Hamstring Strains and Prevention

As many of us return sport this year after a year-long hiatus thanks to COVID-19, injury prevention should be something at the forefront of our minds – in particular, hamstring injury prevention.

Hamstrings strains are one of the most common sporting injuries. They occur frequently in sports that involve high speed movement including football, field hockey, cricket and running, to name a few. Hamstring strains have one of the highest re-injury numbers especially in soccer, football and rugby.

There are two types of hamstring strains: Type 1 hamstrings injuries commonly occur during fast pace running e.g sprinting or in football and commonly involve the bicep femoris muscle which is seen in the image below; Type 2 injuries are due to over stretching activities usually with the knee fully extended for example high kicking or during the splits. These injuries may occur at slow speed and commonly involve the semimembranosus muscle, also pictured below.

Hamstring strains commonly present with sudden onset of pain into the hamstring region. This pain usually prevents continuation of the activity that has caused the injury. In a type 1 hamstring injury, pain is generally located in the bicep femoris muscle, whereas in a type 2 hamstring injury, pain is usually located near the ischial tuberosity (sit bone) where the hamstring inserts into the bone.
On examination, they are tender over the location of the tear and may present with reduced strength on knee flexion (bending the knee) and have pain on knee extension (straightening the knee out) due to stretching the damaged muscle fibres. In high grade tears, bruising and inflammation can somtimes present in the posterior thigh.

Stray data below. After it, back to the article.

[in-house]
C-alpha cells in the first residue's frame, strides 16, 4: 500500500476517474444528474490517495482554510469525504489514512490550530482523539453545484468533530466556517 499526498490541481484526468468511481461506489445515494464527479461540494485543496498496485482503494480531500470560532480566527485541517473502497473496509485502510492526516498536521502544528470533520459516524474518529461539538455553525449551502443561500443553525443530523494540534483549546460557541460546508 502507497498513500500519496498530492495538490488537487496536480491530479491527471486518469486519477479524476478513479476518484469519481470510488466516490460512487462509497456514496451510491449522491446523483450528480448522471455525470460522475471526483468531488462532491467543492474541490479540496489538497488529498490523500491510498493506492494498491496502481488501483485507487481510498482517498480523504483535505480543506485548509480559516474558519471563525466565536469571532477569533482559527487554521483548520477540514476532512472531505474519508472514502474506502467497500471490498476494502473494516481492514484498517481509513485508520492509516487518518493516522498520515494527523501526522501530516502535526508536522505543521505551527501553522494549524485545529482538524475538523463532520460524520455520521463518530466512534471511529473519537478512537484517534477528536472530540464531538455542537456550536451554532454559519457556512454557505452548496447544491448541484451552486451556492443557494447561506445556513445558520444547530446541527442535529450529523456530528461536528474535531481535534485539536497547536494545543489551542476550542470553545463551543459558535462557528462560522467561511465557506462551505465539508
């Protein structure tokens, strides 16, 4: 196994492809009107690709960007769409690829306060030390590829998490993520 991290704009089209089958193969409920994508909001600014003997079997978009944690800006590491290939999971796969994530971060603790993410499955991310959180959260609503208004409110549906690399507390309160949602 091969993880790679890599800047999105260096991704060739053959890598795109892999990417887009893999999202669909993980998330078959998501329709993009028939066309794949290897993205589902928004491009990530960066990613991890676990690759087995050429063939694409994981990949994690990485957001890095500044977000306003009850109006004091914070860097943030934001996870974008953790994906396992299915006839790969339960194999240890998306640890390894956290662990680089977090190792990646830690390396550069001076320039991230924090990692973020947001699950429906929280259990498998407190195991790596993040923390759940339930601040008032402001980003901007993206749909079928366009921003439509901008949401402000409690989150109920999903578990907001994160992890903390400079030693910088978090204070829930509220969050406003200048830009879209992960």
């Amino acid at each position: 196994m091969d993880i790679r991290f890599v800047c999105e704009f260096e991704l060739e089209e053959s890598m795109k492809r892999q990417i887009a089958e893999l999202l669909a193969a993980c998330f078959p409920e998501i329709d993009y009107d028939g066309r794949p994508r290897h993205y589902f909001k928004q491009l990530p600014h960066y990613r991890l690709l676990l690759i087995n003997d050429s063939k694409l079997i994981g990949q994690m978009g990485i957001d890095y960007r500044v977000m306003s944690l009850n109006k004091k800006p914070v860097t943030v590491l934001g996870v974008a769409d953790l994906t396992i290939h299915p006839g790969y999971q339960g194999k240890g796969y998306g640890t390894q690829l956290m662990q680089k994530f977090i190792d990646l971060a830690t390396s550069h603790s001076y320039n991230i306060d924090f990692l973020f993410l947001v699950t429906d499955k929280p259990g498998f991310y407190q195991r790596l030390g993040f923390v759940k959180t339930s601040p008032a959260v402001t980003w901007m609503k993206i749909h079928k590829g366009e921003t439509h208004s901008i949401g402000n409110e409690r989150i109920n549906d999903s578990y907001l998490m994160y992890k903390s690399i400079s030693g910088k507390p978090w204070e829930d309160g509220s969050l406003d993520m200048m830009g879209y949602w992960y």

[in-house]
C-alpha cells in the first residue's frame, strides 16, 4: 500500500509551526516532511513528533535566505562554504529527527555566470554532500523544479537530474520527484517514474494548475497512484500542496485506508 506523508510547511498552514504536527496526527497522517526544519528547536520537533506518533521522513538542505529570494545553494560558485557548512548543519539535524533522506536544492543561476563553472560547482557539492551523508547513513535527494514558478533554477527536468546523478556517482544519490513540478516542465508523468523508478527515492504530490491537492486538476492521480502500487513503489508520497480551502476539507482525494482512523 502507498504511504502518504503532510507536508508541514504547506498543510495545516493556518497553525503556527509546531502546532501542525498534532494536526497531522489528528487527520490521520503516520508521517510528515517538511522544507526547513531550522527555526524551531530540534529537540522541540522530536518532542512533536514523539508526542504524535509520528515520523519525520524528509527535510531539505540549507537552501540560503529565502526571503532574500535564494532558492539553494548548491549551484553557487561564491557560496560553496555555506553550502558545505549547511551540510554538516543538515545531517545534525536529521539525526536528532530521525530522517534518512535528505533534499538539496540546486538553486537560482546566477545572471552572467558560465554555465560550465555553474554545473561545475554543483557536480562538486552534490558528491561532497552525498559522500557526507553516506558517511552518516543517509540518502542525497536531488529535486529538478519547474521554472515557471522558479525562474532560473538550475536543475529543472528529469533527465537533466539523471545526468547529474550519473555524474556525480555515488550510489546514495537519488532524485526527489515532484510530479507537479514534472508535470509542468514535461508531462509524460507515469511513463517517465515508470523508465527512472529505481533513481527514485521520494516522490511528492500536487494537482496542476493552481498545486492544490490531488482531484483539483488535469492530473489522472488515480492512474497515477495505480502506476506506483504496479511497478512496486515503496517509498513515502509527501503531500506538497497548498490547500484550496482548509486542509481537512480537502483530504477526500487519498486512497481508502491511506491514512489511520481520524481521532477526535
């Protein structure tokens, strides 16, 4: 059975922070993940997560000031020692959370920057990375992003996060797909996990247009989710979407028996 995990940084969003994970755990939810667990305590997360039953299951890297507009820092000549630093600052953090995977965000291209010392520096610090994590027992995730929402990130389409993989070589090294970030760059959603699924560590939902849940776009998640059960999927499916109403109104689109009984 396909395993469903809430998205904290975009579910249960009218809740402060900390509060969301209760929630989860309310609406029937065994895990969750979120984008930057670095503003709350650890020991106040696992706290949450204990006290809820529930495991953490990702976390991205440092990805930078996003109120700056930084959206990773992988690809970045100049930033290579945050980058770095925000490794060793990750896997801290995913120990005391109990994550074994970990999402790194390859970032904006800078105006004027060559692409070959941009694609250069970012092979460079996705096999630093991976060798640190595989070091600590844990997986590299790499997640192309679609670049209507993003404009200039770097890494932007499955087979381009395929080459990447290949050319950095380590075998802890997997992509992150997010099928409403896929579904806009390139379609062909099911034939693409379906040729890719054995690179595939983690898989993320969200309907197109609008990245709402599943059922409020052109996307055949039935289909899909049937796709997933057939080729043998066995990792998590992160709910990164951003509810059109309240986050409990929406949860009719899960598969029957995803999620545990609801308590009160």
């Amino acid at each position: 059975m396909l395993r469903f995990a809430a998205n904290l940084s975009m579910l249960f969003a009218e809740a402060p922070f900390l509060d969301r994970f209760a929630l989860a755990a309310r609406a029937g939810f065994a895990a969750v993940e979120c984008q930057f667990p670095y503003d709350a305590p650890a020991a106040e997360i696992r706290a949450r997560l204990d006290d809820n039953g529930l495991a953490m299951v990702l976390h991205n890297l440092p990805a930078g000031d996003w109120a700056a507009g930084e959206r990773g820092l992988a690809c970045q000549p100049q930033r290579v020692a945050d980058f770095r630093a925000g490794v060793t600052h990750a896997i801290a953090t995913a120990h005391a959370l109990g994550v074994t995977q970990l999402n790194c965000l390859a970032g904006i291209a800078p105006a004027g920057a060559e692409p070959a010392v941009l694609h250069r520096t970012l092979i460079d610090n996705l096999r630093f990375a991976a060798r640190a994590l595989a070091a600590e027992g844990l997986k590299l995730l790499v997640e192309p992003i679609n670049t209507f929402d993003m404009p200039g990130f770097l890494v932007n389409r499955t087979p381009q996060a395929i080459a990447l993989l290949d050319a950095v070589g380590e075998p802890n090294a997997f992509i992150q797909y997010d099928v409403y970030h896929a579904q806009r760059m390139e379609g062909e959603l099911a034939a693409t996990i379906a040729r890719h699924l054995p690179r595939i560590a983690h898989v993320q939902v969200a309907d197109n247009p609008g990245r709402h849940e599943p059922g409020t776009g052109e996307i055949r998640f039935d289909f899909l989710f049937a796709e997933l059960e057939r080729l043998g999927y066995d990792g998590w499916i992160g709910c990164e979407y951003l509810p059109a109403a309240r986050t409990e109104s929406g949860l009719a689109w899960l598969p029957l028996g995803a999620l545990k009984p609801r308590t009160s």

Imaging through ultrasound and MRI can also be used to determine the severity and location of the hamstring strain if it is required by your physiotherapist.

Early management includes a rest, ice, compression and elevation program (RICE principle). After the initial management, the focus is to normalise walking and regain the strength and flexibility in the hamstring. This is achieved by implementing a graduated hamstring strengthening program.

Education on the recurrence of hamstring injuries is important as you are seven times more likely to re-injure a hamstring after a strain. Your physiotherapist can provide you with a hamstring injury prevention program if you play sport and it is highly recommended in athletes that participate in kicking and running sports.

The general recovery time frame for a hamstring strain is between 4-8 weeks, however this is dependent on the initial severity of the injury and the individual’s rate of recovery.

If you have hamstring pain or have had a hamstring strain in the past and want more information on hamstring rehab and specific exercises for a hamstring injury prevention program either for yourself, sporting group or club, please get in contact with one of highly qualified physiotherapists. They are all extremely competent in hamstring strain diagnosis and management, and are available for consultation at our Berwick, Clyde North and Pakenham Lakeside Physiotherapy clinics.


References:  Brukner, P. (2017). Brukner & Khan’s clinical sports medicine. (5th Edition) North Ryde: McGraw-Hill.  Ekstrand, J., Hägglund, M., & Waldén, M. (2011). Epidemiology of muscle injuries in professional football (soccer). The American journal of sports medicine, 39(6), 1226-1232.  Erickson, L. N., & Sherry, M. A. (2017). Rehabilitation and return to sport after hamstring strain injury. Journal of Sport and Health Science